• The first thing to do is think quality, neither of the examples you suggested should go to SF would pass my quality test for migration. Once you decide something is good enough to migrate, then consider 'fit' for the target site.
    – user147520
    Dec 29, 2012 at 20:16
  • @Iain: Fair enough. I guess I was thinking that, even if they're weak, it would be better to have them be weak and on topic than weak and off topic. Admittedly, I'm not too familiar with SF quality standards (which probably means I shouldn't be flagging any more questions for migration there), but neither of them seemed so bad to me that I would've voted to close them for poor quality alone. Dec 29, 2012 at 20:24

2 Answers 2


When all of the following criteria apply:

  1. The question could not be closed for any of the other reasons.

  2. The question isn't more than 60 days old (regular users and moderators can no longer vote for migration, but nothing stops users from flagging it anyways).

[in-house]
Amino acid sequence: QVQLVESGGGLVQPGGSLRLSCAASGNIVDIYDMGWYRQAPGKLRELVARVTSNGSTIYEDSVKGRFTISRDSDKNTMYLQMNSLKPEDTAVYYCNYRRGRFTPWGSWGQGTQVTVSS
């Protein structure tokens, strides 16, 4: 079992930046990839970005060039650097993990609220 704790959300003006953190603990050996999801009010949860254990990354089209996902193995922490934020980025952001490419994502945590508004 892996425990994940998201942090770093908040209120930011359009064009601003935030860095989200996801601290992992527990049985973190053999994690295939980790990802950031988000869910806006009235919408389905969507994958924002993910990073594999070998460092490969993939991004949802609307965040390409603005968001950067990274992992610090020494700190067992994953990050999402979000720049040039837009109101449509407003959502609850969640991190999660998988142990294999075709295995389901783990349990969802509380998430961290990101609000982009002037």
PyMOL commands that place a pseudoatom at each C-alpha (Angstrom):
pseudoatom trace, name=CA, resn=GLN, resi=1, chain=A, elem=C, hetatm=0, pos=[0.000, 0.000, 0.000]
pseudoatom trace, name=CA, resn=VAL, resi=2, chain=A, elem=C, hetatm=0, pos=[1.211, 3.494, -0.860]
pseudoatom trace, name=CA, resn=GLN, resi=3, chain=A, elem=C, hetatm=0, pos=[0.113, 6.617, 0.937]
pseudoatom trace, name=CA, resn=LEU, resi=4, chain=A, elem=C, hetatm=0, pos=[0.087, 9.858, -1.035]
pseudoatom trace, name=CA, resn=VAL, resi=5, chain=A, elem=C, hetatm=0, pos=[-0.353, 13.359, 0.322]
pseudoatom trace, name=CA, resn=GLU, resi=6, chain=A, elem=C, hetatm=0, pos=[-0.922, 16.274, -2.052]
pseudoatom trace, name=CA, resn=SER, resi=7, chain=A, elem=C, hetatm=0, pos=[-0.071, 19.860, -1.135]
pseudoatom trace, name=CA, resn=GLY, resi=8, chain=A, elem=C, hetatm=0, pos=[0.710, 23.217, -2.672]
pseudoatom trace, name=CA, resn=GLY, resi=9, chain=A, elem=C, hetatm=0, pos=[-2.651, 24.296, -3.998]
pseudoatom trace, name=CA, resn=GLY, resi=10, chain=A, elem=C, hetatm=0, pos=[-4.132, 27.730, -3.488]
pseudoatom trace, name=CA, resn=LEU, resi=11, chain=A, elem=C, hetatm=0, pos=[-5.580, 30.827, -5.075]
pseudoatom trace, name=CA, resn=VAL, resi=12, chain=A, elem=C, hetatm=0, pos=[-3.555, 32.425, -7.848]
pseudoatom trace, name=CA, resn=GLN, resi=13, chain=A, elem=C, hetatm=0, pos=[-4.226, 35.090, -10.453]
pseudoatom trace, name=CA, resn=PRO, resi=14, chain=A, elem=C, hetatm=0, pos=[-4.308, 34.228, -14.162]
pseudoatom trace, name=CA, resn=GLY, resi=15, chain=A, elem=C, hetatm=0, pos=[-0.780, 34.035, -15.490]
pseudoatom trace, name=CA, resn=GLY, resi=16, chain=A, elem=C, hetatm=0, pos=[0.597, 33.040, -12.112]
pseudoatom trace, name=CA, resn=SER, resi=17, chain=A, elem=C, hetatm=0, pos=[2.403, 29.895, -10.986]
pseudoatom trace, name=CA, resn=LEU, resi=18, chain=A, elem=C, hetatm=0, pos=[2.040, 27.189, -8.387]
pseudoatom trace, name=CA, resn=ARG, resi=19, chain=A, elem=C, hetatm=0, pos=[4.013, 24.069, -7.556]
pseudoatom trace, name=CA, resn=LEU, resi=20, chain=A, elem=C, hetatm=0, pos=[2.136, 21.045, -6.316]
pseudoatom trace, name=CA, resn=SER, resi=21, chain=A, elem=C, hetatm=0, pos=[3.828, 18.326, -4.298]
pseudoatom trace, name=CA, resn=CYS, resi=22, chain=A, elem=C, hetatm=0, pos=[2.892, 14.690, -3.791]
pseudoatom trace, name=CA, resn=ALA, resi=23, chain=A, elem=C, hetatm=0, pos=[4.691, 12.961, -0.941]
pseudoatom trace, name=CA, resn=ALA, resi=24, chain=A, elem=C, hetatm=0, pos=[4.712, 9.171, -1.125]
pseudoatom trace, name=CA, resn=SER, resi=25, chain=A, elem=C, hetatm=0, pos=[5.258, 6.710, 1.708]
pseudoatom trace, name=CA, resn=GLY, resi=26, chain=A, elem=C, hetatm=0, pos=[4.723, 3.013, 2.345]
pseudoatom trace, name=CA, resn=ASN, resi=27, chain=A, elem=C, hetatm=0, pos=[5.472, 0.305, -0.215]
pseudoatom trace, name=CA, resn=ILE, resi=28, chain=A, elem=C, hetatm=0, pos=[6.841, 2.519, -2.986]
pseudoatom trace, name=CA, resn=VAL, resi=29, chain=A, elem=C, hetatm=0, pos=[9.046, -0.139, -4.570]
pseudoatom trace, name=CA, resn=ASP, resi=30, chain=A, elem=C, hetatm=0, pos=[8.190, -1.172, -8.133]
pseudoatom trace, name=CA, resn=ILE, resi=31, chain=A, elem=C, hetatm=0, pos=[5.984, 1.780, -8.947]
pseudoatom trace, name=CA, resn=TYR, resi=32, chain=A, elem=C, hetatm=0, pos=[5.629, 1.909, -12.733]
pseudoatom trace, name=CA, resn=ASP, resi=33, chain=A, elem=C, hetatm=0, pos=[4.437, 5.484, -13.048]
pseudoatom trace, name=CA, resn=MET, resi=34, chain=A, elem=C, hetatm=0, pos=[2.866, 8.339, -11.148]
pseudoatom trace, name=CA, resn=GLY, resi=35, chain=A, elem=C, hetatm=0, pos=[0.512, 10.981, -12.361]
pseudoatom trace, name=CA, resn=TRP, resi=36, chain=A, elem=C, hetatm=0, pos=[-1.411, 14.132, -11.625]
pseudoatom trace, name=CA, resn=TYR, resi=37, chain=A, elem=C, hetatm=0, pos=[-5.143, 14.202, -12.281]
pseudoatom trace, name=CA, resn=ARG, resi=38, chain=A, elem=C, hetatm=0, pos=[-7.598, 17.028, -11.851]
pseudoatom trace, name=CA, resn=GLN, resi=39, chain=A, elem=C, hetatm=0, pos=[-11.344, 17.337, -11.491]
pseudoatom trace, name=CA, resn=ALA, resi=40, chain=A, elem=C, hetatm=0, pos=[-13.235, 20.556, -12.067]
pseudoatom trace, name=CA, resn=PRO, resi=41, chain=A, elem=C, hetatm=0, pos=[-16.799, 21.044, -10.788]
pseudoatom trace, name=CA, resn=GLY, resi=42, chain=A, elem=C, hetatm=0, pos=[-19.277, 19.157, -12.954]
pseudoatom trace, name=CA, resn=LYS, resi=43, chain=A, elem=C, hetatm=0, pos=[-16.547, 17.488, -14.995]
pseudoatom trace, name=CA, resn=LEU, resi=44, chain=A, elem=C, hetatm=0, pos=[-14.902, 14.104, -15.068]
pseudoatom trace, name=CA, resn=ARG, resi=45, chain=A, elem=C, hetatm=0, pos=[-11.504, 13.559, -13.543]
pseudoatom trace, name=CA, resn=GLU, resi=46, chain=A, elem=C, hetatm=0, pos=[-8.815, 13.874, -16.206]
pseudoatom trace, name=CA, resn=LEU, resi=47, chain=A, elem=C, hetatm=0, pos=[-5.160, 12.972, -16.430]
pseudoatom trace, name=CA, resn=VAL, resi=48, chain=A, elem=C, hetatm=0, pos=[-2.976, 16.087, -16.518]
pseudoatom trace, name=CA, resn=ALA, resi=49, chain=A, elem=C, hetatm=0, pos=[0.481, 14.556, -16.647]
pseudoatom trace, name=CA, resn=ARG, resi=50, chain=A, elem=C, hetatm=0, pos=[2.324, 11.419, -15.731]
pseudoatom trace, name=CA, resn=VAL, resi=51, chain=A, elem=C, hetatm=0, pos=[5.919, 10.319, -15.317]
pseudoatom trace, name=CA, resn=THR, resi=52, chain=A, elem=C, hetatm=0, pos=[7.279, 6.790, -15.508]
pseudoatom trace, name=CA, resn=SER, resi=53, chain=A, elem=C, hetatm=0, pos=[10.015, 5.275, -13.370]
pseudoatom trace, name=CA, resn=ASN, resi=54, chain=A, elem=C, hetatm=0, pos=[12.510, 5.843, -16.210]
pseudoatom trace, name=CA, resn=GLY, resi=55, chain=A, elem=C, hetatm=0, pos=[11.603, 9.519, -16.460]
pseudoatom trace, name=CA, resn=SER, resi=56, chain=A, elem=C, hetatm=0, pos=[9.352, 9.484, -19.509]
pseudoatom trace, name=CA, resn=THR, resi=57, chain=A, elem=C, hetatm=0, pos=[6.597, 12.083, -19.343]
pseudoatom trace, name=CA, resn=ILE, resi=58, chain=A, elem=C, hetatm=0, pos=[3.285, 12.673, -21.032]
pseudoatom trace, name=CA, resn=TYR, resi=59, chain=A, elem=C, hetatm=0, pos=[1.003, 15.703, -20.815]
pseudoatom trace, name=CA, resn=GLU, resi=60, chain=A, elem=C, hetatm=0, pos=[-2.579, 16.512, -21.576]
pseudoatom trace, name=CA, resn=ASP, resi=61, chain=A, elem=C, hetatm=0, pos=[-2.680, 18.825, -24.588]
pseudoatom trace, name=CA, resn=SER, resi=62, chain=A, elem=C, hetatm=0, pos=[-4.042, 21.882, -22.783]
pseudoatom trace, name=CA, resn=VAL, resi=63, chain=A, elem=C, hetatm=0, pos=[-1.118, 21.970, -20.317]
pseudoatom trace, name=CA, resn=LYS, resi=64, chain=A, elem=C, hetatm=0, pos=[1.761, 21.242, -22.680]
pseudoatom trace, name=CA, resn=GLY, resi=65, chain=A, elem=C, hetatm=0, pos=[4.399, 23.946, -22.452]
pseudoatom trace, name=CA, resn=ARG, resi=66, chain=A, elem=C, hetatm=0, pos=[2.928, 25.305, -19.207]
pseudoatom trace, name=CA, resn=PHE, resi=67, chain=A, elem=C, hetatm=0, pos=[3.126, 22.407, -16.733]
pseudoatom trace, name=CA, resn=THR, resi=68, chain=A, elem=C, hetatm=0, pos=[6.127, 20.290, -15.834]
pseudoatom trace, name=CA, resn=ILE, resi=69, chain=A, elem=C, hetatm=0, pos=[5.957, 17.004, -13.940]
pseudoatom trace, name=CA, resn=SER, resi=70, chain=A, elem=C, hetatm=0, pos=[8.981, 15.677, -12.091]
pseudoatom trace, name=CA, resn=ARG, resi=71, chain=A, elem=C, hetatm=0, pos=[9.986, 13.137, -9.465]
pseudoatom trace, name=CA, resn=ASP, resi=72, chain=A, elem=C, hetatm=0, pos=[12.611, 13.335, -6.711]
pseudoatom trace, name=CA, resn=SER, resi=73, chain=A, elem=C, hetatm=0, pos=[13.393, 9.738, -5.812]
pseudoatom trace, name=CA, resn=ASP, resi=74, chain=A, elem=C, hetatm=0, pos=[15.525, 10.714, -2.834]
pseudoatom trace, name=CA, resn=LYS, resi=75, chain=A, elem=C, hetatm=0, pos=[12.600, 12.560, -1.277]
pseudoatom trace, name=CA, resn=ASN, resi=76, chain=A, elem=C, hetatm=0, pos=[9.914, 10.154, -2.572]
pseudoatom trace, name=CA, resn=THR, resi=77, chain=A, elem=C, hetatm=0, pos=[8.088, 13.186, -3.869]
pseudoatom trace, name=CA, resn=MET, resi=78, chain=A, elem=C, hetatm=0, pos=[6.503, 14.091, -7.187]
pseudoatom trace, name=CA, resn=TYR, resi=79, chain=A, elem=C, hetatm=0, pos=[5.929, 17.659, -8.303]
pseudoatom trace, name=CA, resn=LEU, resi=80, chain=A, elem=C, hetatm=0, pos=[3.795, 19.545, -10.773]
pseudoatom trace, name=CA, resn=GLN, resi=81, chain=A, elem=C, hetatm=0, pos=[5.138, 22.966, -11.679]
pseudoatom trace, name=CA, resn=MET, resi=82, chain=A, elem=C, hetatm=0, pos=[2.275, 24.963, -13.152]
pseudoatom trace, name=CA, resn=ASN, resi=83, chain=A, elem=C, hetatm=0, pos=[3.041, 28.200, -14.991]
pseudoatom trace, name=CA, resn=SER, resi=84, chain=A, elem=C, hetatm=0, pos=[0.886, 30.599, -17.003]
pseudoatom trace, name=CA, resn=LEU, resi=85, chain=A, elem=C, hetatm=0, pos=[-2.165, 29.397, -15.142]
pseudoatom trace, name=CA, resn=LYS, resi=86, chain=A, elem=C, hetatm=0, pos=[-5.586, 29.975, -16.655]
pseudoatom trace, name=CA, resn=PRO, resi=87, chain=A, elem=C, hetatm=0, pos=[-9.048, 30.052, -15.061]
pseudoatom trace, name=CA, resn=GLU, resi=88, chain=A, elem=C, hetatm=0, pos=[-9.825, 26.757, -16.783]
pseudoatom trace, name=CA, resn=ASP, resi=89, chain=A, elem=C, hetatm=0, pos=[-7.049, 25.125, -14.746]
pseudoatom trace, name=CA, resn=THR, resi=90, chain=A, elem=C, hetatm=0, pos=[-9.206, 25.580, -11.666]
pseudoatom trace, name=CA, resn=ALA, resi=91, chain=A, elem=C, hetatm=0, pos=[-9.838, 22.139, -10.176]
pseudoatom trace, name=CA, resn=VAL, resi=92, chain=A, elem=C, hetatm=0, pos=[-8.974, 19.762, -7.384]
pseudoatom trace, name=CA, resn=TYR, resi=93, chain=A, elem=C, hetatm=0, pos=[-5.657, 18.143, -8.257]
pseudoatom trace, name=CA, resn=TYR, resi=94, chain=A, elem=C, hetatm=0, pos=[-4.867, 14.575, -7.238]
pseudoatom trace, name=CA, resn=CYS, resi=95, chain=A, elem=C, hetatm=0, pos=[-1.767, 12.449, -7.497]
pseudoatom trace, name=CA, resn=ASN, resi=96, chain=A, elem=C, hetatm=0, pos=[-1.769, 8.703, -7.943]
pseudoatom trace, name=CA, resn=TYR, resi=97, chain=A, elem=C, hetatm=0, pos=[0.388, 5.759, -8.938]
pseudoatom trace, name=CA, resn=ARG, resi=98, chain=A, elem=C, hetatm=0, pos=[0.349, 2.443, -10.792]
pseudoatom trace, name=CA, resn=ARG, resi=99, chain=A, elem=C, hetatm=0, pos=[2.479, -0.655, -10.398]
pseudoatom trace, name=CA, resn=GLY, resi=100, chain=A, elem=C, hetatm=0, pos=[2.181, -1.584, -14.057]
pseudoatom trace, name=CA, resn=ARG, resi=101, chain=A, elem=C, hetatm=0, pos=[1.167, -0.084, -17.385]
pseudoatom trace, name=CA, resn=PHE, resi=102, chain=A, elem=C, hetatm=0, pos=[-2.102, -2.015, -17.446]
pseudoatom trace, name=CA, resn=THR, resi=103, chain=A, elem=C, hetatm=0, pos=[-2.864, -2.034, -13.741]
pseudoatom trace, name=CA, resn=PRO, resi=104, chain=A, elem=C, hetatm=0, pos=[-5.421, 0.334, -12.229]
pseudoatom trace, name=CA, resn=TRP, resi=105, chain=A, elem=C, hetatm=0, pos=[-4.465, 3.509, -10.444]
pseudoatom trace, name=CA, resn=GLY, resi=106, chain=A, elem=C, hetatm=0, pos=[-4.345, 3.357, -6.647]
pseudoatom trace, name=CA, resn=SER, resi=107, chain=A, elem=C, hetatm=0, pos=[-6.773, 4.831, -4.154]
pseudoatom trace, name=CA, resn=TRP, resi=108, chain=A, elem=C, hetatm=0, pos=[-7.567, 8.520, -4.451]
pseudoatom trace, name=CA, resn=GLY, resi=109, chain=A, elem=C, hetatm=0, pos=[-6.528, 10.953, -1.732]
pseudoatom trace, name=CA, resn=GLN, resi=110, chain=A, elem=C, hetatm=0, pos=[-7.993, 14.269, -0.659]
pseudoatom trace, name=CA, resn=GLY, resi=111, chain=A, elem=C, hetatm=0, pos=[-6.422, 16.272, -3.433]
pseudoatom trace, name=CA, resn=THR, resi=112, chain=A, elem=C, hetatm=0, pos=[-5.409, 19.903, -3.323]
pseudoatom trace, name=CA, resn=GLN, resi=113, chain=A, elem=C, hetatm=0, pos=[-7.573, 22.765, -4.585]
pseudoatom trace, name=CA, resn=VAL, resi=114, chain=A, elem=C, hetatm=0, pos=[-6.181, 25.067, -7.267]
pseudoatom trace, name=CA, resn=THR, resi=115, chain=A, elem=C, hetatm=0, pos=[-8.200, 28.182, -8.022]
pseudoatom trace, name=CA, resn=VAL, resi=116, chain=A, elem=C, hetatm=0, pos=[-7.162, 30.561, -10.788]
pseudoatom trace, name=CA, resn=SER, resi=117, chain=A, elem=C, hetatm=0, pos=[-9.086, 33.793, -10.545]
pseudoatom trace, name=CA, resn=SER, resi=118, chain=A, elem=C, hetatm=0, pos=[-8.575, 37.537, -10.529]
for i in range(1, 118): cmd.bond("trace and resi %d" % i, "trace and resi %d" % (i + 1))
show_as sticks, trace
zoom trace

3. You are familiar enough with the target site to know, with 100% certainty, that it belongs there.

If the question does not meet any one of those, just vote to close it and move on.

  • Thanks. Just to clarify, if the question is low-quality but salvageable, does that mean I should edit it before flagging, rather than waiting to see whether it will be migrated or not? Dec 29, 2012 at 18:58
  • Yes, always edit to improve it if you can. They don't know you want to improve it, only that it looks bad as it is.
    – animuson StaffMod
    Dec 29, 2012 at 18:59
  • 5
    That last one, being familiar enough with the target site, is the hardest. Server Fault was removed as a migration target because people thought they knew what was on topic there and were mistaken approximately half the time. Dec 29, 2012 at 19:16